Several days after the accident my son and I were talking. I asked him what he remembered.  Did he remember being in the water and how he got out?  It was just assumed that my husband had helped him, but if my husband were able to help Blake, I believe he would have gotten out also. Blake said he remembers the wheel breaking off, the car flipping and landing in the water.  Then he said he tried to lean forward and wasn’t able to move. The car has five point harnesses which aren’t necessarily easy to get out of in a calm situation, let alone under water after a crash.  He said he just wanted to go to sleep.  He looked up and could see the sun shining down through the water.  He said he prayed for God to help him get out of the seat belt.  He leaned forward again and was able to get free and swim to the surface. He was wearing shoes and a heavy jacket so that made it difficult to swim. God immediately answered his prayer for help to get out of that car.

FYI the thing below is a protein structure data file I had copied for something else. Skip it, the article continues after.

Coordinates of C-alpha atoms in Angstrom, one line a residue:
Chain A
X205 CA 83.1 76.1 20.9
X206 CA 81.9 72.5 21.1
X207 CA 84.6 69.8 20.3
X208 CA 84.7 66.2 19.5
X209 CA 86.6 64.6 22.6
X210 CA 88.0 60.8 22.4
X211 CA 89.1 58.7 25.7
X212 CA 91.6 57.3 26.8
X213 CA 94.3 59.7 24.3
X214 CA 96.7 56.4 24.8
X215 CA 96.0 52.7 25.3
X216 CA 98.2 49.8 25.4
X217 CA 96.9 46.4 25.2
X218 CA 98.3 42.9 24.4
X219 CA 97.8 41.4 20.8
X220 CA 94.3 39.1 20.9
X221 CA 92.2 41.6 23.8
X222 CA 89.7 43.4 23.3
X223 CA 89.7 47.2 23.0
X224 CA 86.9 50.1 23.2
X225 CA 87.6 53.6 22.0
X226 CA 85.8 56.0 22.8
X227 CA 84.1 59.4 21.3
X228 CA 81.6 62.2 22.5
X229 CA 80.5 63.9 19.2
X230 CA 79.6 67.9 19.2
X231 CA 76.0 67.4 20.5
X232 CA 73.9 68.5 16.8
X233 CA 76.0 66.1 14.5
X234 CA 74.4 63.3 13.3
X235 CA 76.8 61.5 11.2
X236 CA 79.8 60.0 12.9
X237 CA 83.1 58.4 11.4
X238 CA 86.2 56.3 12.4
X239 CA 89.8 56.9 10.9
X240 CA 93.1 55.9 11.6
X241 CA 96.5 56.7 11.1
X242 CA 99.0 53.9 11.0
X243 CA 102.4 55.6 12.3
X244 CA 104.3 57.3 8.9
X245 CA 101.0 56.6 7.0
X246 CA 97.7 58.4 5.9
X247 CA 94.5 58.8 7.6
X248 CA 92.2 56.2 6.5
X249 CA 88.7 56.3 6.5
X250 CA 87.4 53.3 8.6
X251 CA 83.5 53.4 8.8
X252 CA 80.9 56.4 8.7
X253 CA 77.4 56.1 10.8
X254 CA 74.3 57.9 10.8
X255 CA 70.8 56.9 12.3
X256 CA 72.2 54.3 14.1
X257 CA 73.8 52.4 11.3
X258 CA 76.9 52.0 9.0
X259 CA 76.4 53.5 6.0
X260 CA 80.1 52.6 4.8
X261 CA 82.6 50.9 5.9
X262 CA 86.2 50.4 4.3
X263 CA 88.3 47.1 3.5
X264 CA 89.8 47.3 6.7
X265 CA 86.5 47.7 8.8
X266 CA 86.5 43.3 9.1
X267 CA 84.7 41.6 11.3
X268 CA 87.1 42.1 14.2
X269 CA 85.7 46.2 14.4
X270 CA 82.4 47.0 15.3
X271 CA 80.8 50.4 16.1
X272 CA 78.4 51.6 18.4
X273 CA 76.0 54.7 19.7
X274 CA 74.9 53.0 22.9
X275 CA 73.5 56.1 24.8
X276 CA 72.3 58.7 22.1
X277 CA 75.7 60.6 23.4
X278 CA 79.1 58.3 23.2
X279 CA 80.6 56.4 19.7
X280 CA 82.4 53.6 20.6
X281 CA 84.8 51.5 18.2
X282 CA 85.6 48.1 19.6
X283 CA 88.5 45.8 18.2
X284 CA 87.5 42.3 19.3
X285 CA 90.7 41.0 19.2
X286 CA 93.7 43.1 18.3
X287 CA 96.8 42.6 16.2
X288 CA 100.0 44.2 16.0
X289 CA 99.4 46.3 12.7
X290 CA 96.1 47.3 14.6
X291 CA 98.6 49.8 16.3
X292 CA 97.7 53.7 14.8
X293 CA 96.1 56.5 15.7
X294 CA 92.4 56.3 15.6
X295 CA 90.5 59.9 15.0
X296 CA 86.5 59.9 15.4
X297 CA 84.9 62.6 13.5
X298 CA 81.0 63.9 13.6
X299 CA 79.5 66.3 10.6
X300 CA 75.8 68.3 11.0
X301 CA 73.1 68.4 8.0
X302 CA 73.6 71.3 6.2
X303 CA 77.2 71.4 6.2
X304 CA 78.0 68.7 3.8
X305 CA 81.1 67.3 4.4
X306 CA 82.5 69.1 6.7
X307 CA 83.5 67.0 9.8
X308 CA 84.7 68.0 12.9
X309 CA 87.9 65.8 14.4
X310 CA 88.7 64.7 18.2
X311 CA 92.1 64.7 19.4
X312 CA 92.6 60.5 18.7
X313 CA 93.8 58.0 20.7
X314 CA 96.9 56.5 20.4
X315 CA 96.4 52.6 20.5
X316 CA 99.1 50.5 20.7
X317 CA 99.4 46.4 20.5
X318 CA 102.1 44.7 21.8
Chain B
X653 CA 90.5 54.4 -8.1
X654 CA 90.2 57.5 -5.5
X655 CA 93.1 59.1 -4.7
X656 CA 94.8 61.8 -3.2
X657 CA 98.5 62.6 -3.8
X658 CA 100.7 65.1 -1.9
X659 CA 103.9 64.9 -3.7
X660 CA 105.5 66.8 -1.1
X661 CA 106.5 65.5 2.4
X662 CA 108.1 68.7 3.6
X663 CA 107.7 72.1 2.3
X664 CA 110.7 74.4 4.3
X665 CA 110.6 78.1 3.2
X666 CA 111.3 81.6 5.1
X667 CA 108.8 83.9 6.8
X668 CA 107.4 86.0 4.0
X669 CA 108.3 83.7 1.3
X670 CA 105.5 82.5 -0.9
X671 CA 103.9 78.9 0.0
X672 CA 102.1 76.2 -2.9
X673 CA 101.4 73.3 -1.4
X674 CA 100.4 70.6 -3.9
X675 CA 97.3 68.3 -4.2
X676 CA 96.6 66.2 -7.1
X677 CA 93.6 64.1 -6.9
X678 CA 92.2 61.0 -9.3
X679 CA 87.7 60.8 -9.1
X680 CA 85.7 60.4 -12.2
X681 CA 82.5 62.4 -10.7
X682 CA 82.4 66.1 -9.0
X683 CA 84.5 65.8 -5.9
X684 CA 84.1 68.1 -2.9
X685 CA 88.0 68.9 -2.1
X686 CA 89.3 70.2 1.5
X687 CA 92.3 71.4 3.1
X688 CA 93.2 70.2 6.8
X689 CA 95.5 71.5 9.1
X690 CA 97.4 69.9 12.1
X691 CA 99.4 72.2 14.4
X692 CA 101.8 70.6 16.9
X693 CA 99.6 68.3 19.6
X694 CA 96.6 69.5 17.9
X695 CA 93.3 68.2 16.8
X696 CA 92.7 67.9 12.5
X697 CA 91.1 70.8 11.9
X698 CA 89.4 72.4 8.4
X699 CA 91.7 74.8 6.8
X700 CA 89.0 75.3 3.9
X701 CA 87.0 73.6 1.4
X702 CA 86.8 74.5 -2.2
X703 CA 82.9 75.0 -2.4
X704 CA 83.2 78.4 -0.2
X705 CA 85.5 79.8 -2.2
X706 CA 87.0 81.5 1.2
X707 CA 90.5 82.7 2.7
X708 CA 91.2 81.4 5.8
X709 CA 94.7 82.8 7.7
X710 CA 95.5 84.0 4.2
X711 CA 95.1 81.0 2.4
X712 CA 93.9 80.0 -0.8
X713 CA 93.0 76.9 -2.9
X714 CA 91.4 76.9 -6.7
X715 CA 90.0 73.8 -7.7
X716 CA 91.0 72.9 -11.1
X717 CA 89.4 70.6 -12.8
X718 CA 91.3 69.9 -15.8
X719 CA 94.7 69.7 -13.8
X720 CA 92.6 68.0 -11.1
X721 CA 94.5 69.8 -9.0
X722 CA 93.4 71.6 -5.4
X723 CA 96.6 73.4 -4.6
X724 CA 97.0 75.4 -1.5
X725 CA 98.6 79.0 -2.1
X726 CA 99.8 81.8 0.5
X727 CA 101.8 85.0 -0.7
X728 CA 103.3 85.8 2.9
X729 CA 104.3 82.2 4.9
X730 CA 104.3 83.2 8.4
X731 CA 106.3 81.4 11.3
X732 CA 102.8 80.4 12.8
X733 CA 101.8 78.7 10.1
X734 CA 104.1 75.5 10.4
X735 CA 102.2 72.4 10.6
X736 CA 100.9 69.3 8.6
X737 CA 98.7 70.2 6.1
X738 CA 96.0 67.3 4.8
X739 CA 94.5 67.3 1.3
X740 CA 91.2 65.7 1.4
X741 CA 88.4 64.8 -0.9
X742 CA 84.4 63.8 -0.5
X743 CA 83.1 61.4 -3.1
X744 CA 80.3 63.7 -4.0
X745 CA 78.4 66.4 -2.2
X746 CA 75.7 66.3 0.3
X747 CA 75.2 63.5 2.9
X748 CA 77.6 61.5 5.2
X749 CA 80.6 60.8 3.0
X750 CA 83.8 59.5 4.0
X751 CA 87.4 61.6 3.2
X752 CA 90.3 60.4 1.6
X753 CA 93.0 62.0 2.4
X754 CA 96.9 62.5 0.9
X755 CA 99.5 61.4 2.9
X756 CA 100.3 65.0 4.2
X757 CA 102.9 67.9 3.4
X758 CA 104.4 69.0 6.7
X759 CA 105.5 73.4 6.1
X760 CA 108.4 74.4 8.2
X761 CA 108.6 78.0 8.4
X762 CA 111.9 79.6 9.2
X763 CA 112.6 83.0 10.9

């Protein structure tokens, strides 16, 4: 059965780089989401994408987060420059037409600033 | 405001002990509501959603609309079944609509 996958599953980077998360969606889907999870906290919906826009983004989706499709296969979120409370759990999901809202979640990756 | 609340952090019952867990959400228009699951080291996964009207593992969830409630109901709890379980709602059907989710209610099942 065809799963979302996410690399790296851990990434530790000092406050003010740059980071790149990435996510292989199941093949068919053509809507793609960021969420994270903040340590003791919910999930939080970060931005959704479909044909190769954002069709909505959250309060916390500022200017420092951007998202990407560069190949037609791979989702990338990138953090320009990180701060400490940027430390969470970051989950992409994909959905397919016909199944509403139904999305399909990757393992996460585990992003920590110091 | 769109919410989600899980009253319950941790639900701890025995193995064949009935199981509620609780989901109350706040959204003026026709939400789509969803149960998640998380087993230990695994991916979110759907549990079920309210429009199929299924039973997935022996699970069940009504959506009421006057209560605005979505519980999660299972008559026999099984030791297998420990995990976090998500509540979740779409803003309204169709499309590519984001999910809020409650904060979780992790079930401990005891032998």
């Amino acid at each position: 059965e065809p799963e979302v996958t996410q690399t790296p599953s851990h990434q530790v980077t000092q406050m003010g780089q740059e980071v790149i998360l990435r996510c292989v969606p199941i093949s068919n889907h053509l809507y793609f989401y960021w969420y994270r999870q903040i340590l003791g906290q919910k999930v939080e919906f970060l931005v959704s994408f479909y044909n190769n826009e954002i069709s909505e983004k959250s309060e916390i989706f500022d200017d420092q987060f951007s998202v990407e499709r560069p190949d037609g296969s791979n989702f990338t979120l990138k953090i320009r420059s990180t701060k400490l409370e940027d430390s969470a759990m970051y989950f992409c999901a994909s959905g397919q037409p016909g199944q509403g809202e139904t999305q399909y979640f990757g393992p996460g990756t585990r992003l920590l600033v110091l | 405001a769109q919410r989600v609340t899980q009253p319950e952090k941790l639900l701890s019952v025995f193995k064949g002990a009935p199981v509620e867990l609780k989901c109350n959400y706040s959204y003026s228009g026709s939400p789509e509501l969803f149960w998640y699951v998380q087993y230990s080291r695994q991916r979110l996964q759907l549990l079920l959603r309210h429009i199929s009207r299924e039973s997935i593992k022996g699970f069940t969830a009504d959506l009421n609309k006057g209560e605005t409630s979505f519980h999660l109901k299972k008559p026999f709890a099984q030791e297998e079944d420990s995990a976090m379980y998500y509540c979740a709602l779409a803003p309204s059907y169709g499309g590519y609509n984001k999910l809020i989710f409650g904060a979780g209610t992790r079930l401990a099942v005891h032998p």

As I look at the original message from Daniel, for only the second time since it was sent, I am now two years into the pages of my “new” story.  But is it really a “new” story?  Perhaps to me it is, but as far as God is concerned, it isn’t. My story was already written specifically for me by Him.  He knew exactly what was going to happen that March morning, every day before and every day after. We all have a story given to us by God and He trusts us with those stories.

 

God allowed the accident to happen.  My faith and trust in God was great before the accident, but they have grown exponentially since.  Looking back on it, I can recall specific situations before the accident where God was preparing me for this part of my story.  People say, “God won’t give you more than you can handle.” I believe this statement is true as long as you allow Him in so that He can help you handle it. I could not have survived any of this on my own.